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Connecting to the Networks of the Human Brain

Periodic Reporting for period 1 - ConnectToBrain (Connecting to the Networks of the Human Brain)

Reporting period: 2019-09-01 to 2021-02-28

Non-invasive modulation of the brain with transcranial magnetic stimulation (TMS) has demonstrated good results and has been approved widely for clinical use and insurance coverage. However, with the current technology, the locus (position in the brain) of the stimulation can only be changed slowly and real-time information of the electrical brain-state is not taken into account, limiting the therapies, in practice, to a single brain site and open-loop stimulation. The goal in the multinational and multidisciplinary ConnectToBrain project is to develop and prepare for wide clinical use a transformative multi-locus closed-loop TMS technique. The synergistic project consists of three main areas of development:

1) Multilocus TMS (mTMS) coil array, power and control electronics, and user interface, the array covering most of the cortical mantle and allowing real-time high-precision control over the locus, direction, intensity, and timing of the stimulation pulses.

2) Real-time analysis of brain activity and connectivity by using functional information from high-density electroencephalography (EEG) and anatomical information from magnetic resonance imaging for brain-state-dependent and closed-loop stimulation.

3) Demonstration of feasibility, safety, and efficacy of the developed techniques and methods, and their therapeutic utility in dysfunctional brain networks in brain disorders such as Alzheimer’s disease and motor stroke.

An illustration of the future system is presented in Fig. 1. By the end of the project, we expect to have developed new technology capable of correcting dysfunctional brain networks in several brain disorders with better therapeutic efficacy than current state-of-the-art techniques and the potential to induce a major paradigm shift in therapeutic neuromodulation. If successful and widely transferred for clinical use, ConnectToBrain will eventually lead to a substantial reduction in the suffering and economic burden caused by several brain disorders.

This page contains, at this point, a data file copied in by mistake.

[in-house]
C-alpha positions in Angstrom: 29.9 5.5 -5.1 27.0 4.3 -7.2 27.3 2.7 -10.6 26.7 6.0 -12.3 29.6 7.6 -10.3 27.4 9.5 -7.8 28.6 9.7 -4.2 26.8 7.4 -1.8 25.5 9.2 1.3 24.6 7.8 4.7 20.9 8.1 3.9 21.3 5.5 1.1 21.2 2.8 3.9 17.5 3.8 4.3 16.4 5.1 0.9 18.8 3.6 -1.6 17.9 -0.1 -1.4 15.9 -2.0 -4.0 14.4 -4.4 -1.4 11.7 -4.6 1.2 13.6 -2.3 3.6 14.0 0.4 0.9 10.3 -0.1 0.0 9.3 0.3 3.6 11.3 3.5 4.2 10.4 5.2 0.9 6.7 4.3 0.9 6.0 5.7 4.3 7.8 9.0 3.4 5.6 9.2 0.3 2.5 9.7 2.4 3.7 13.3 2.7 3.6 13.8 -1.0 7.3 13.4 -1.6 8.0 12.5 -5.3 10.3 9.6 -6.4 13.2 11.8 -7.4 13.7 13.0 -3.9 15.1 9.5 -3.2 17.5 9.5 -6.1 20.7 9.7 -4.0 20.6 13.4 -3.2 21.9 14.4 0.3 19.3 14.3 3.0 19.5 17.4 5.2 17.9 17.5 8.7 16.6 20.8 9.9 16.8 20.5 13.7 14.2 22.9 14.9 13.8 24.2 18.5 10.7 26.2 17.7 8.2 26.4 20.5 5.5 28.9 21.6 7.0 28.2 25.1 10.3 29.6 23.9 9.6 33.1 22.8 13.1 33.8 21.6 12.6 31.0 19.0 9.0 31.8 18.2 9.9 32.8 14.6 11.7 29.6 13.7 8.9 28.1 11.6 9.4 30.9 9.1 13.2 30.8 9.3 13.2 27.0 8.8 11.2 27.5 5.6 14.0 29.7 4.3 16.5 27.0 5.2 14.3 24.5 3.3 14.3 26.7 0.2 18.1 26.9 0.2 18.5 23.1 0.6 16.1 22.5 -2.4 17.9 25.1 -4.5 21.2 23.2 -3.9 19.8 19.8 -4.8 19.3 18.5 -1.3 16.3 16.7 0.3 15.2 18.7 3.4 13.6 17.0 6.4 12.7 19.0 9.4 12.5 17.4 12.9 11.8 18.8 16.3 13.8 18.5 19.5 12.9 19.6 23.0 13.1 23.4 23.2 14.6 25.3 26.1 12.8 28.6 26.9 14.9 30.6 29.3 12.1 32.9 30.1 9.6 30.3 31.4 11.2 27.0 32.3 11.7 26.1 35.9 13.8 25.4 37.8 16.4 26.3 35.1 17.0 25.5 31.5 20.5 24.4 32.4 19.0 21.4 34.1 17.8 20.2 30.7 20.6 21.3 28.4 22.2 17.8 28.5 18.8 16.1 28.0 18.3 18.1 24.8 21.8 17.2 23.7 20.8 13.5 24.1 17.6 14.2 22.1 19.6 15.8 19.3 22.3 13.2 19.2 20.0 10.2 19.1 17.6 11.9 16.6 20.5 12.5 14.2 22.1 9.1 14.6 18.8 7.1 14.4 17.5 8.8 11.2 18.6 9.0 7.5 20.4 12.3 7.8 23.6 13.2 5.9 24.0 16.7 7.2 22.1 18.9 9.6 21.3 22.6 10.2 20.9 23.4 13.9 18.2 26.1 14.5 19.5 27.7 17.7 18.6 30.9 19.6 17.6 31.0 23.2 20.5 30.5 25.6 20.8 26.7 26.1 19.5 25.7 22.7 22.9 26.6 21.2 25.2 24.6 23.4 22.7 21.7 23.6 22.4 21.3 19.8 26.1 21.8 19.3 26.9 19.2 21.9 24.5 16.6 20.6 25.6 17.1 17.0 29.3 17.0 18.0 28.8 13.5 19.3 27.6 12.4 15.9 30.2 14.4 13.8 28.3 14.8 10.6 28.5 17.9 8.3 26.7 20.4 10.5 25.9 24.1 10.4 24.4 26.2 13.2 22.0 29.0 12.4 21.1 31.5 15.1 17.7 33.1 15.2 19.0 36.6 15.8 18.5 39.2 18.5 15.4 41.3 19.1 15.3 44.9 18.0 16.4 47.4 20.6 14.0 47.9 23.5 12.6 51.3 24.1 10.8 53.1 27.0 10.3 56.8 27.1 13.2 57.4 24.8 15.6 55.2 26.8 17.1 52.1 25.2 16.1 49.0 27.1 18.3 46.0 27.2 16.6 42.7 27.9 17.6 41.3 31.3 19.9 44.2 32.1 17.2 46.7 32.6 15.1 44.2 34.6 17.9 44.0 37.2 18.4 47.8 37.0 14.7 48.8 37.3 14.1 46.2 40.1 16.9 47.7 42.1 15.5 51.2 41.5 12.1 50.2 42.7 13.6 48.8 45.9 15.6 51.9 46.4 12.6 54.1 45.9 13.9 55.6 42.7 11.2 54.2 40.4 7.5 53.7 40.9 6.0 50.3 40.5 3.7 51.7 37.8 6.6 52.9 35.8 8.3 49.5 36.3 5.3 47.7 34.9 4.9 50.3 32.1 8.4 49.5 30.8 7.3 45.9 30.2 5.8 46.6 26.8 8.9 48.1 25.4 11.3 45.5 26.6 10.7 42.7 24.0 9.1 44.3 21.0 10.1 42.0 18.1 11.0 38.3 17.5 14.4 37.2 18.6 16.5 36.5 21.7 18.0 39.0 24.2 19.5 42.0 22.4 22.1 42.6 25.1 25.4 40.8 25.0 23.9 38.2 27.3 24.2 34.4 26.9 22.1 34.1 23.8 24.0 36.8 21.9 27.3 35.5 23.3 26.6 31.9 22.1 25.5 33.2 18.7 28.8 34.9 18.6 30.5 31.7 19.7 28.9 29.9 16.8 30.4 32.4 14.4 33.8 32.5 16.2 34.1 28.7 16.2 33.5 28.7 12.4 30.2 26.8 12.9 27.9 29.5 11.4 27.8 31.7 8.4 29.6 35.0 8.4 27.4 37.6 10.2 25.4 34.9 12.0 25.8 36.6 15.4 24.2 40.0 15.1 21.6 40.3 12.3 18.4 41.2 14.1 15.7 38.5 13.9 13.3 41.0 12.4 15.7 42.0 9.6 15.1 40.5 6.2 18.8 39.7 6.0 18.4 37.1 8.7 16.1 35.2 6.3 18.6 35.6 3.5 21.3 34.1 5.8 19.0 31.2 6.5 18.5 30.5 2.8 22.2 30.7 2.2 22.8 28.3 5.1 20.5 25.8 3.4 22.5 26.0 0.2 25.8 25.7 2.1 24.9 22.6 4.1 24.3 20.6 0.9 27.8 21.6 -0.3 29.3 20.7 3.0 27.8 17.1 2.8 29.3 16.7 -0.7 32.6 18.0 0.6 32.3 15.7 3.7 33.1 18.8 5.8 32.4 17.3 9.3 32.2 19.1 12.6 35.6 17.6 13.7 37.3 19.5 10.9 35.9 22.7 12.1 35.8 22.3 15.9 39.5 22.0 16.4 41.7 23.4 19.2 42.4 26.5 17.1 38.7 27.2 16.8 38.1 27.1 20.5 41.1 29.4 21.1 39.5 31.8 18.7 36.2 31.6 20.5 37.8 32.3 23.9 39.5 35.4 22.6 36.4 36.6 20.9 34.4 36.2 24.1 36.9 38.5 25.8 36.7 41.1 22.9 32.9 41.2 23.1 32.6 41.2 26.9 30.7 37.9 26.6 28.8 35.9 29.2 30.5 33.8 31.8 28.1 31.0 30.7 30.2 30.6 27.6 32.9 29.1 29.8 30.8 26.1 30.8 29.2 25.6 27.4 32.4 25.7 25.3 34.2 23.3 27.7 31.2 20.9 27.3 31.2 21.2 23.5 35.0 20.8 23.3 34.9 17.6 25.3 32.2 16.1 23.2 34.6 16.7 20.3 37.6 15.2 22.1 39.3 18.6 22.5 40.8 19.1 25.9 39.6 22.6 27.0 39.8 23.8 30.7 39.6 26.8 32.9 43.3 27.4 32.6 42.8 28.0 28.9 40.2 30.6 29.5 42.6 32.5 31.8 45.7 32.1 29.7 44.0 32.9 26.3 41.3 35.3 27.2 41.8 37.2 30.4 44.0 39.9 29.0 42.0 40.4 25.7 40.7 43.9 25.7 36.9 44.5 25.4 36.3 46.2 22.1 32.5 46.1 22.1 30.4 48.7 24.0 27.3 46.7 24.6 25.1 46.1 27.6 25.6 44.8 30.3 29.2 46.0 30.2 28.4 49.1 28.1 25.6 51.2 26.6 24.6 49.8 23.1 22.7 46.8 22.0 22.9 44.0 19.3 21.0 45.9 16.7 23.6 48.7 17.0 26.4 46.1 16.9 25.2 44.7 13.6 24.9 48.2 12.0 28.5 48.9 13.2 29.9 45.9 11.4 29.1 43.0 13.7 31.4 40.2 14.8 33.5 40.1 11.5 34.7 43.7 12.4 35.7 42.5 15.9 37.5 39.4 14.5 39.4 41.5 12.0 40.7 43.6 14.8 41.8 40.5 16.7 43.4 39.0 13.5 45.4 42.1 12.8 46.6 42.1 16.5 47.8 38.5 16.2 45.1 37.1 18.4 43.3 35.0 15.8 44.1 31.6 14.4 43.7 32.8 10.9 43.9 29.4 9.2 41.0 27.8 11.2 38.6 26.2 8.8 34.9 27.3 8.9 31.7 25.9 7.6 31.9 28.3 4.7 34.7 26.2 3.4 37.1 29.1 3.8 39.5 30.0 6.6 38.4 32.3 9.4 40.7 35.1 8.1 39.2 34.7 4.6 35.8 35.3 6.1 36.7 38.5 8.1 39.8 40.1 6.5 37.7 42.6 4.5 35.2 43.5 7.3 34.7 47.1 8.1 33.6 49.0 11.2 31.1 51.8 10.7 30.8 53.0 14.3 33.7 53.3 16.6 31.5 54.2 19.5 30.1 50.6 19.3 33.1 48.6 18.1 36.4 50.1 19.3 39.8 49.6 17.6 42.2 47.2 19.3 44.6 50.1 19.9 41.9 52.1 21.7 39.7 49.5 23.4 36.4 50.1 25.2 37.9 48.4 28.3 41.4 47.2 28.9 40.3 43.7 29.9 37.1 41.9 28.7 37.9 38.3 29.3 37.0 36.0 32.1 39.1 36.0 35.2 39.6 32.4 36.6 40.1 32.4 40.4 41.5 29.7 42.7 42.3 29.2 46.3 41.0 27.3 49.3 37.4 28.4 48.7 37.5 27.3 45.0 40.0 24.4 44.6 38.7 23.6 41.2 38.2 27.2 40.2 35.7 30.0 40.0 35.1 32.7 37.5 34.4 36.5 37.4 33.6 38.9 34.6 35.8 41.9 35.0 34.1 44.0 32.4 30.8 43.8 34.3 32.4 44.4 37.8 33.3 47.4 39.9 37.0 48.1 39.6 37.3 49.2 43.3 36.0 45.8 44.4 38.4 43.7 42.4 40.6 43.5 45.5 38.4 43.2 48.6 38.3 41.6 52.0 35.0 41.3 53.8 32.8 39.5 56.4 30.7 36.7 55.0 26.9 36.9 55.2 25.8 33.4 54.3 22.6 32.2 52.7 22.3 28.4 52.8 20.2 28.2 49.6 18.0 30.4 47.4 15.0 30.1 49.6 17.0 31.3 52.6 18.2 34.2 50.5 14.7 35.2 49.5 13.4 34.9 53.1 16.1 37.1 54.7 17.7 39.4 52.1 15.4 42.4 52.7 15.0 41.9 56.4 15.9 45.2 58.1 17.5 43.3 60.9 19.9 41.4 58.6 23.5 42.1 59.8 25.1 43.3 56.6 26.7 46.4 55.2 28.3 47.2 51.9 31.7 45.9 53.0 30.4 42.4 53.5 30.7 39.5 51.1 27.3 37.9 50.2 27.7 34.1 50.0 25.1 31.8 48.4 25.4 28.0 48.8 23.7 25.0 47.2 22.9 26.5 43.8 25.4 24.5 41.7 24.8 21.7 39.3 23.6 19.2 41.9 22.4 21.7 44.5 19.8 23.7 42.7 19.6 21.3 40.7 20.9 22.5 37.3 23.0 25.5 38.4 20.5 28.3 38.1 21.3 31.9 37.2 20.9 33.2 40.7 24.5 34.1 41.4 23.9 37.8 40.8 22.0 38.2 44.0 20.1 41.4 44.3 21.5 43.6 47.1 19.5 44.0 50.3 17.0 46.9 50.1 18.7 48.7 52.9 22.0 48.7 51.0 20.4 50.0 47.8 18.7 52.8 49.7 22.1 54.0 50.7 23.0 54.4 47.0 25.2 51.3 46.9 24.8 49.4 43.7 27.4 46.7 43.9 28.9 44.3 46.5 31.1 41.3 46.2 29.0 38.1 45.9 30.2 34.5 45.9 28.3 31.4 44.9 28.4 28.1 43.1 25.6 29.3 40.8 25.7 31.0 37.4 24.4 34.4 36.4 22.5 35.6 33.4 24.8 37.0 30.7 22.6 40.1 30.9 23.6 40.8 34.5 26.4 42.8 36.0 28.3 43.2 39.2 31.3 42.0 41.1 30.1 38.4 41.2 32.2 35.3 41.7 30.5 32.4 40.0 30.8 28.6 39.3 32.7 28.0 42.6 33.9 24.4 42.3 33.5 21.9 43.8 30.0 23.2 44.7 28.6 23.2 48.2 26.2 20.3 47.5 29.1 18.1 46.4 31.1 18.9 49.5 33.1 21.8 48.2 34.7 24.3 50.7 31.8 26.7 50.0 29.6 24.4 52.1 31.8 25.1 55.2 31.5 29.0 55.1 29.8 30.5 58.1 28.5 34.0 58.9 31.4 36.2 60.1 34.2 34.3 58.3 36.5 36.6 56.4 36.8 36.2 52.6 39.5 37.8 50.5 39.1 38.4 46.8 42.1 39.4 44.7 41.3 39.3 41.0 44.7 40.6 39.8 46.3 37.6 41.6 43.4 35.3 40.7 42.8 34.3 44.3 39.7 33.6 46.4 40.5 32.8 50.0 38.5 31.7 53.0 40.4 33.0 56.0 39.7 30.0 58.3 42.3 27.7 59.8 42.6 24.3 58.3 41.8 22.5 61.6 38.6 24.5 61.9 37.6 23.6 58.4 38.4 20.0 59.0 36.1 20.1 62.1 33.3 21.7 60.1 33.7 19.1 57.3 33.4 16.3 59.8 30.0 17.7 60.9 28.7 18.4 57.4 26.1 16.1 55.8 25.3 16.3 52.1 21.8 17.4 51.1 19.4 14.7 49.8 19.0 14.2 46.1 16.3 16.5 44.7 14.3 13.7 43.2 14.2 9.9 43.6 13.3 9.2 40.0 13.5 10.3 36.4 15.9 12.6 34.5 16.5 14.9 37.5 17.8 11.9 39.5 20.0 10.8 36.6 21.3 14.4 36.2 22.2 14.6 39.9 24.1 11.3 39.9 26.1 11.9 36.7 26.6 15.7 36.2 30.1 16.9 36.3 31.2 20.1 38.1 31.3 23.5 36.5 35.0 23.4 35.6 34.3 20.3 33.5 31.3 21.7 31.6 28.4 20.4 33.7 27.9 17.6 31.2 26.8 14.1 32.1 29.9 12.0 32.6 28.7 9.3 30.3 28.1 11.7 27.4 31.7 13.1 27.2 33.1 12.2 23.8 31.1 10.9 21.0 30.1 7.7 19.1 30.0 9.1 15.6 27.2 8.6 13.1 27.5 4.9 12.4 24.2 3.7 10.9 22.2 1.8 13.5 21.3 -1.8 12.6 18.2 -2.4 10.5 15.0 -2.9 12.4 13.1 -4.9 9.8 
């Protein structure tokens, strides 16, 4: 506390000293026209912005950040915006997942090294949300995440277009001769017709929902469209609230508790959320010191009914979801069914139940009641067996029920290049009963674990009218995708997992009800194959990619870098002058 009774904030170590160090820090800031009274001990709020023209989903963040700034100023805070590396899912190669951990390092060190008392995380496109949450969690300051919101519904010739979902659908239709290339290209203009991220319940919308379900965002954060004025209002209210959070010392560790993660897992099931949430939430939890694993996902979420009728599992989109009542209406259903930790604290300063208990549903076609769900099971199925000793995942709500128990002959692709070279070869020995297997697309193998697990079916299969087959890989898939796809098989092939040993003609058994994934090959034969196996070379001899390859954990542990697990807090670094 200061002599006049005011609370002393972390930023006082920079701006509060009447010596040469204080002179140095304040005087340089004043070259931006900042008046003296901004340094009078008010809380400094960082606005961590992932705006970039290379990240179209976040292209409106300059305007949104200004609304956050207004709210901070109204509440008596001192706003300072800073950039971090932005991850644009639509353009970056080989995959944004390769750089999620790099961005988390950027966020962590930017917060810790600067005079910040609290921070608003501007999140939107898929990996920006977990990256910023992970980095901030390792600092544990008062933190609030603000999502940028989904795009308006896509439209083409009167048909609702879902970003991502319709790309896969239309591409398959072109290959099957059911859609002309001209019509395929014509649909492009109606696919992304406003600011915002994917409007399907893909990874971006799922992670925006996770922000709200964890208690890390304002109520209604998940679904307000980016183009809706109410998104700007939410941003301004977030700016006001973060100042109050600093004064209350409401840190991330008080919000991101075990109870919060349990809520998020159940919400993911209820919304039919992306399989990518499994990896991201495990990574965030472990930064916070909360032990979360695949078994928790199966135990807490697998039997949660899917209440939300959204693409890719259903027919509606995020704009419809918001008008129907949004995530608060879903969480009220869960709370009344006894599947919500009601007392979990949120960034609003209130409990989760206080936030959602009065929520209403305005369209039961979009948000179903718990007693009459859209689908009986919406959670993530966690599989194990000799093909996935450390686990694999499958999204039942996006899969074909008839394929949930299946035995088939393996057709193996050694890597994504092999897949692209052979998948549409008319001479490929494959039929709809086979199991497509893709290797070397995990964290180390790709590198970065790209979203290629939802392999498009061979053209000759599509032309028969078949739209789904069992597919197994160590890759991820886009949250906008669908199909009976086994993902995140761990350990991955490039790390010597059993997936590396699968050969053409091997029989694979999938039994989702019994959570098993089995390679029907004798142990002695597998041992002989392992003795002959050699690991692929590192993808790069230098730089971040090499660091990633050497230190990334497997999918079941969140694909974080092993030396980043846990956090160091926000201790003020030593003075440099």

The corona crisis slowed down most aspects of the work, including instrument development and the planned researcher exchange; most travel was cancelled.

At AALTO, we have experimented with the existing 2-coil TMS device to help develop closed-loop algorithms for ConnectToBrain multi-coil systems. The planned 5-coil prototype at Aalto has been built but not yet fully tested. The prototype for Tübingen, with novel features, including compatibility for hospital use, will be ready in June 2021, delayed by about 9 months due to corona and the somewhat unexpected complications related to regulatory requirements. We have worked also on the 12-channel design and on solutions for TMS-compatible EEG and algorithms and cap design for reducing TMS-related artifacts in EEG.

We organized the BrainSTIM 2020 conference, with a strong emphasis on TMS. The meeting was very successful. We have participated in several other international meetings.

At EKUT, we have completed the first two steps of Task 7 in our proposal (brain-state-dependent stimulation in simple 2-node networks in healthy subjects). We confirmed our hypothesis that effective connectivity between the primary motor cortices of the two hemispheres as tested by dual-coil interhemispheric short-interval inhibition is most strongly expressed if the two TMS pulses are applied when the sensorimotor µ-rhythm in the two hemispheres is synchronized. In addition, we have completed several studies that elaborate on principles of signal-to-noise ratio for real-time estimation of the phase in EEG-recorded oscillations, and on causal decoding of EEG data for estimation of cortical excitability at the individual level. The results of these studies are pivotal for further usage and software development in our brain-state-dependent stimulation approaches.